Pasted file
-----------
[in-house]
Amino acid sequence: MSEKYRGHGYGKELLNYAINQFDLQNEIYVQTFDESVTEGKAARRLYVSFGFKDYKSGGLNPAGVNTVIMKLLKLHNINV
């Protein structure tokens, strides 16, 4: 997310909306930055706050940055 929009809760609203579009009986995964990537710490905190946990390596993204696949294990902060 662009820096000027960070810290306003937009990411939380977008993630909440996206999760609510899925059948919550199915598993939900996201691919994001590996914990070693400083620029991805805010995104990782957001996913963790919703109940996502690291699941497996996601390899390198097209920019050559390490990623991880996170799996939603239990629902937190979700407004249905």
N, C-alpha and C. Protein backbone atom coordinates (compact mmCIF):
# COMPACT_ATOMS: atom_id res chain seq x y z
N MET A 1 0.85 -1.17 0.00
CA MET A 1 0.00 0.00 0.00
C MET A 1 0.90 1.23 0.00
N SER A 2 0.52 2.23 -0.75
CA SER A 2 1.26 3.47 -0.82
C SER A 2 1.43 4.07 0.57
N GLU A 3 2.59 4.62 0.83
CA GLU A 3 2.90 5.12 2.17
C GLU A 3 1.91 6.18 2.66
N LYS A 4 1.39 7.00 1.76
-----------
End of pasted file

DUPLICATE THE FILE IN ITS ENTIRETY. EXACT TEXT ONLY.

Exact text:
[in-house]
Amino acid sequence: MSEKYRGHGYGKELLNYAINQFDLQNEIYVQTFDESVTEGKAARRLYVSFGFKDYKSGGLNPAGVNTVIMKLLKLHNINV
């Protein structure tokens, strides 16, 4: 997310909306930055706050940055 929009809760609203579009009986995964990537710490905190946990390596993204696949294990902060 662009820096000027960070810290306003937009990411939380977008993630909440996206999760609510899925059948919550199915598993939900996201691919994001590996914990070693400083620029991805805010995104990782957001996913963790919703109940996502690291699941497996996601390899390198097209920019050559390490990623991880996170799996939603239990629902937190979700407004249905």
N, C-alpha and C. Protein backbone atom coordinates (compact mmCIF):
# COMPACT_ATOMS: atom_id res chain seq x y z
N MET A 1 0.85 -1.17 0.00
CA MET A 1 0.00 0.00 0.00
C MET A 1 0.90 1.23 0.00
N SER A 2 0.52 2.23 -0.75
CA SER A 2 1.26 3.47 -0.82
C SER A 2 1.43 4.07 0.57
N GLU A 3 2.59 4.62 0.83
CA GLU A 3 2.90 5.12 2.17
C GLU A 3 1.91 6.18 2.66
N LYS A 4 1.39 7.00 1.76